Activist accuses Chinese government of meddling after McMaster speech disrupted
A speech by an activist critical of the Chinese government's treatment of Uighurs was disrupted at McMaster University this week, under a cloud of speculation that the Chinese government itself was involved.
McMaster University says it's concerned about possible surveillance of students and is now looking into what happened. But Rukiye Turdush is adamant that students who filmed and shouted during her talk did so under the direction of the Chinese government.
"I heavily suspect and believe that these students have a strong connection with the Chinese consulate, and they are instructed by the Chinese consulate," she said in a video posted online.
Turdush is an Uighur activist, and was speaking about the internment of Muslims in Northwest China on Feb. 11, in a talk organized by the Muslim Students Association and Muslims' for Justice and Peace.
"A few Chinese students tried to disturb me during my speech and one of them actually verbally insulted me during the discussion period," she said in her video.
I'm not surprised that Chinese diplomats are involved in this. It's entirely inappropriate, but unfortunately it's a fact of life given the way China monitors the way it's perceived in the west.- David Mulroney, former Canadian ambassador to China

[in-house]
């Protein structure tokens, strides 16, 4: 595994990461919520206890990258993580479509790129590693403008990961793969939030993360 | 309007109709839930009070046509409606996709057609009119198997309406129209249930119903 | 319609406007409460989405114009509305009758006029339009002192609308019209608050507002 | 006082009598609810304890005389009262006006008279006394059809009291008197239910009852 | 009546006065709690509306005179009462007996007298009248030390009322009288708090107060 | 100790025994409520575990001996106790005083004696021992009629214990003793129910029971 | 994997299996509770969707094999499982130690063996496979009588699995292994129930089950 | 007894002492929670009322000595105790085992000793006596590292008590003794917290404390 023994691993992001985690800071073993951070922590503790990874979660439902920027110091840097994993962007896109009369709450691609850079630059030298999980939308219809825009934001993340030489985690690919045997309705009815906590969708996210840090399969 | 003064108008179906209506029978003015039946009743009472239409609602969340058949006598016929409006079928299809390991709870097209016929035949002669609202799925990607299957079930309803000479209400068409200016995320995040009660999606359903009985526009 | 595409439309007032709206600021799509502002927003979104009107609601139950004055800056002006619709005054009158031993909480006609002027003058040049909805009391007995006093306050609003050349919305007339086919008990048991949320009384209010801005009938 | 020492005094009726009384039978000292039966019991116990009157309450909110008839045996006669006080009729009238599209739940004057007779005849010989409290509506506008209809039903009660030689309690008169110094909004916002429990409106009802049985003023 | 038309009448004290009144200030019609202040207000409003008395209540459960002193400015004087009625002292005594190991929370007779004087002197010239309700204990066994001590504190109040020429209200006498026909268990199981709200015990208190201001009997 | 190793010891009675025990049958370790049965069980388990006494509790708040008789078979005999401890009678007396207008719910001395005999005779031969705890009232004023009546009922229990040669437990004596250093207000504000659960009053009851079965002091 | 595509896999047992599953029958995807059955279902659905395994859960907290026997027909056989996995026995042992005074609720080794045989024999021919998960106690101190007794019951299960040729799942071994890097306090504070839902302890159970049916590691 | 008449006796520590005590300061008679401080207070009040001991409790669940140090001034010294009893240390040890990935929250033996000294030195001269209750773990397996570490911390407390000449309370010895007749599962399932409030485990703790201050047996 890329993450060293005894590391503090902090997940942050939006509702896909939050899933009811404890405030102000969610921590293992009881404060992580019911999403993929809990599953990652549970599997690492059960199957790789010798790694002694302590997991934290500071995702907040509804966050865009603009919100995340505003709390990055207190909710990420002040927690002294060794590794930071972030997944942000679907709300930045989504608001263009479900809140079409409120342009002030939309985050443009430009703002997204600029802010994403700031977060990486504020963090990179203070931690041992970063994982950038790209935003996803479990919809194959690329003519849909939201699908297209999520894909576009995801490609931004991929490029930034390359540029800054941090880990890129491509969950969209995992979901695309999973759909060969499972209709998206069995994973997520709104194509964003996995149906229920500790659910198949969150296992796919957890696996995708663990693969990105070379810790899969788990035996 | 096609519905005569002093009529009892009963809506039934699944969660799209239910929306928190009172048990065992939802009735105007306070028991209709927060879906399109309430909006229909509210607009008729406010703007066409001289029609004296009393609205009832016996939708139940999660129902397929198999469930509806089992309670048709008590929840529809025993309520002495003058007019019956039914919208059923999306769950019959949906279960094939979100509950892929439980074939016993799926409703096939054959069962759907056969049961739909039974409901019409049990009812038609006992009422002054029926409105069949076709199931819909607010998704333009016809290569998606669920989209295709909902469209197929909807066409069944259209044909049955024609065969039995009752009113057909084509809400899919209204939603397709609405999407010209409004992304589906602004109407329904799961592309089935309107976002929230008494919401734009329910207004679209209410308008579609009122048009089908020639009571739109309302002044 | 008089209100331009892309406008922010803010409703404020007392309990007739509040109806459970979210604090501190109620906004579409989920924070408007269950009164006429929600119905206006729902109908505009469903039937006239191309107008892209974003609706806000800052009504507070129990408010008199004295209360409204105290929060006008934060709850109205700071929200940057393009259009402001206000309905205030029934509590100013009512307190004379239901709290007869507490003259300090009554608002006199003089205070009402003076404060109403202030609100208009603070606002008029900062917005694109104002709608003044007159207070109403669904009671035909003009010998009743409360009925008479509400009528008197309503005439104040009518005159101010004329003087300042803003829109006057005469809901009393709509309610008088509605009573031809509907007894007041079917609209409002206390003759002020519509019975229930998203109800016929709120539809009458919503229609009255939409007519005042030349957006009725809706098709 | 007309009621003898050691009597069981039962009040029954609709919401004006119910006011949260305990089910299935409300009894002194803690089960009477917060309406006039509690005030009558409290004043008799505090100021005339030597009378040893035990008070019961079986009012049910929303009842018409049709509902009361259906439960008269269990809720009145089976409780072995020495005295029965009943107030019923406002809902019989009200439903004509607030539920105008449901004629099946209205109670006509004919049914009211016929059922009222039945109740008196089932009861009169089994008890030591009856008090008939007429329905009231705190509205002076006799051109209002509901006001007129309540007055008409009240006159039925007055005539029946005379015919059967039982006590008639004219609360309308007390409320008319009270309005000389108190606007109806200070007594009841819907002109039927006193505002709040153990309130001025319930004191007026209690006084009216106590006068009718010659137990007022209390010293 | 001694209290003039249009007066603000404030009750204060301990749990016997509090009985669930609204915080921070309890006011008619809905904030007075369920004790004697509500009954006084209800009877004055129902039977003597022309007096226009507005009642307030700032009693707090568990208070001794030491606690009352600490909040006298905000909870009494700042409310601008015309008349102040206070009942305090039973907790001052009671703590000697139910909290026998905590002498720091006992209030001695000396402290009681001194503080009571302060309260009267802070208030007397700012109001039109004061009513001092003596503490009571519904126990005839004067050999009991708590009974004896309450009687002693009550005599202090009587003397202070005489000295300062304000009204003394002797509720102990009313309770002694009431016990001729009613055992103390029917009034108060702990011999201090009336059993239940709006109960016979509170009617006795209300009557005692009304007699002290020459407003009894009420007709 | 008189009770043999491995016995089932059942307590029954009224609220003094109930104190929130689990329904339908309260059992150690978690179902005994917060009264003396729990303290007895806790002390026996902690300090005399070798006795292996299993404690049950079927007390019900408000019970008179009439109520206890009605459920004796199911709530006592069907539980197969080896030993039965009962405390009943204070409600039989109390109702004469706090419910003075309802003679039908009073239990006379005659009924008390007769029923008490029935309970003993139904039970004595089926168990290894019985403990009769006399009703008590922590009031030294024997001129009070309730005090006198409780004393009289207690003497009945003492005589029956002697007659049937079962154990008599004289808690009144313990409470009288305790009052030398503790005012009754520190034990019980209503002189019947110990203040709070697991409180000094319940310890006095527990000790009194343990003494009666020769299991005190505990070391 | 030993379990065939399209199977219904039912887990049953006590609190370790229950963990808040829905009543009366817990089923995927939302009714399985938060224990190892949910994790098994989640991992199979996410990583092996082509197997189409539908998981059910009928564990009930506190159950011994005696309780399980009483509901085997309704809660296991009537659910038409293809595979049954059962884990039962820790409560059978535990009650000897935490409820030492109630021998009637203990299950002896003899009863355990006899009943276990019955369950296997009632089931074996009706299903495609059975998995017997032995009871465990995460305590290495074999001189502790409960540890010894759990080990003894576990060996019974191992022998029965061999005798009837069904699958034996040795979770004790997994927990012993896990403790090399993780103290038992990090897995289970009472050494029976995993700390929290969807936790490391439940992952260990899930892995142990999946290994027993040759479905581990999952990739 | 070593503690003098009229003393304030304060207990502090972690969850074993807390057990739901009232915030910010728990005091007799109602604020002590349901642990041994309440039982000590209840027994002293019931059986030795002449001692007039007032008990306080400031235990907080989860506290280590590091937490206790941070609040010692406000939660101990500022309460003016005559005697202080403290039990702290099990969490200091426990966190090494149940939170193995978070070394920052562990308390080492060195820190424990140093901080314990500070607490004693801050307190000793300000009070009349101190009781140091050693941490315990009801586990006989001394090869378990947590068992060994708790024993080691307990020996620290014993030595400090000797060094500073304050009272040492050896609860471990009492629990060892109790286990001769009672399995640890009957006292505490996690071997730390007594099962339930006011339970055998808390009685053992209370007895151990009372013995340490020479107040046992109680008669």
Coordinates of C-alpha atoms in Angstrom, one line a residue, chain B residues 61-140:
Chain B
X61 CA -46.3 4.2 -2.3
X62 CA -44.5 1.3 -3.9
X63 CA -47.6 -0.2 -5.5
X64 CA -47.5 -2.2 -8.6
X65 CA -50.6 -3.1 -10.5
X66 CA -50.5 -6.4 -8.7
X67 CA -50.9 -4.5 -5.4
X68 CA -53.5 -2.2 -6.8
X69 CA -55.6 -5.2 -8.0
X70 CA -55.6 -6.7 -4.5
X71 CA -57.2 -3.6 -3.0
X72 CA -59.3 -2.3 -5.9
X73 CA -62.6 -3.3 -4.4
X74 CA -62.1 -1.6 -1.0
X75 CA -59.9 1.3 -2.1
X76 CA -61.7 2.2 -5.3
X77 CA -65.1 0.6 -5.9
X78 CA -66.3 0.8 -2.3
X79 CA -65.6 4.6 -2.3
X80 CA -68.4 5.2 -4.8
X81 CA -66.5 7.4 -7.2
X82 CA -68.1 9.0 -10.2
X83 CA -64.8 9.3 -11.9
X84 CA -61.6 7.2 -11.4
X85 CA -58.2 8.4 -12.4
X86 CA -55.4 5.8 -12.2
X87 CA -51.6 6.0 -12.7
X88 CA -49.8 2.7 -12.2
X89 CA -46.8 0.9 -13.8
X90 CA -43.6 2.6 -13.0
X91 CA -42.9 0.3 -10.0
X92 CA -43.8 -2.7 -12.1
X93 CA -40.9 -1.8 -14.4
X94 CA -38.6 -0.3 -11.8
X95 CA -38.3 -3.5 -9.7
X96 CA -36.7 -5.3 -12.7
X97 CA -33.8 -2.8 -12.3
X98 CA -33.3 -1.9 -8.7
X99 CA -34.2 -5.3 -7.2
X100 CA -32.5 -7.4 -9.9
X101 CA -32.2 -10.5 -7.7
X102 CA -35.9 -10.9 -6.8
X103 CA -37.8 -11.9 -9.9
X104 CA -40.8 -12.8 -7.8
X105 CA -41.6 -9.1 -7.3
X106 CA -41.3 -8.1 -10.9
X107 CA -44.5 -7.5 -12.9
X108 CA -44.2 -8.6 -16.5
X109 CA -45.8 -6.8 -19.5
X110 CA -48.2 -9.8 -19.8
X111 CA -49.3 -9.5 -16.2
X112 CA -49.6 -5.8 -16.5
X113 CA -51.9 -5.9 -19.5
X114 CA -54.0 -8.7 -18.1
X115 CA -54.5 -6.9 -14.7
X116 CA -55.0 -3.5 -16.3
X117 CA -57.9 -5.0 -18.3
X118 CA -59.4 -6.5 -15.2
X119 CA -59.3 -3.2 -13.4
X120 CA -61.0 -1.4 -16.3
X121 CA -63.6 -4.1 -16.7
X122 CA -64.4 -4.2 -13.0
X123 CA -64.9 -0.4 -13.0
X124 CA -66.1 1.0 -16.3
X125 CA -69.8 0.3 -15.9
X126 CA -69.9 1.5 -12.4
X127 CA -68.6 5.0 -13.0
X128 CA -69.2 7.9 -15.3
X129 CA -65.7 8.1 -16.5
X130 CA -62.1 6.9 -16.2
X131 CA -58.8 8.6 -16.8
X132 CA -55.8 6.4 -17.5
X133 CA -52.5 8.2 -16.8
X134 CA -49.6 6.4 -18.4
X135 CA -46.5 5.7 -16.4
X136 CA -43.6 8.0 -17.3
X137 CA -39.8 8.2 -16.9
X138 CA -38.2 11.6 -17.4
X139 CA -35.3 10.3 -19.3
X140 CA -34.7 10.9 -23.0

According to The Washington Post, news of her talk spread quickly on the Chinese messaging app WeChat.
In posts on the app, students wrote that they contacted the Chinese embassy about the event and were told to watch if officials from the school were there when it took place.
Chinese student groups also published a "bulletin report" about Turdush's talk that noted contact with the Chinese consulate in Toronto, according to The Post.
Calls and emails to the consulate by CBC News were not immediately returned, nor were messages to the Chinese embassy in Ottawa.
In an email, McMaster University spokesperson Gord Arbeau said the school's equity and inclusion office is now looking into what happened.
"We are concerned if anyone felt they would be under surveillance while attending an event on campus. This would not be in keeping with our principles of free speech and respectful dialogue that we uphold at McMaster," he said.
"McMaster is clear in its commitment to freedom of speech. We have a wide range of speakers on campus and we know that not everyone will agree on a particular view or opinion. As a university, we believe that even when views are controversial, they should be freely expressed."
David Mulroney, who served as Canada's ambassador to China from 2009 to 2012, told CBC News that students have been reporting for years that Chinese diplomats are "overly interested" in what goes on in western schools.
"If you take a position in the classroom on a political issue that has relevance to China, other students may report you to the consulate, your scholarship may be in trouble, your family may feel pressure," he said.
"I'm not surprised that Chinese diplomats are involved in this. It's entirely inappropriate, but unfortunately it's a fact of life given the way China monitors the way it's perceived in the west."
In a similar incident earlier this week, the president-elect of the University of Toronto's Scarborough campus raised questions about the source of pro-China attacks against her.
Chemi Lhamo said she believed she was targeted because of her Tibetan identity, after receiving thousands of hateful comments online, most rife with anti-Tibet sentiment.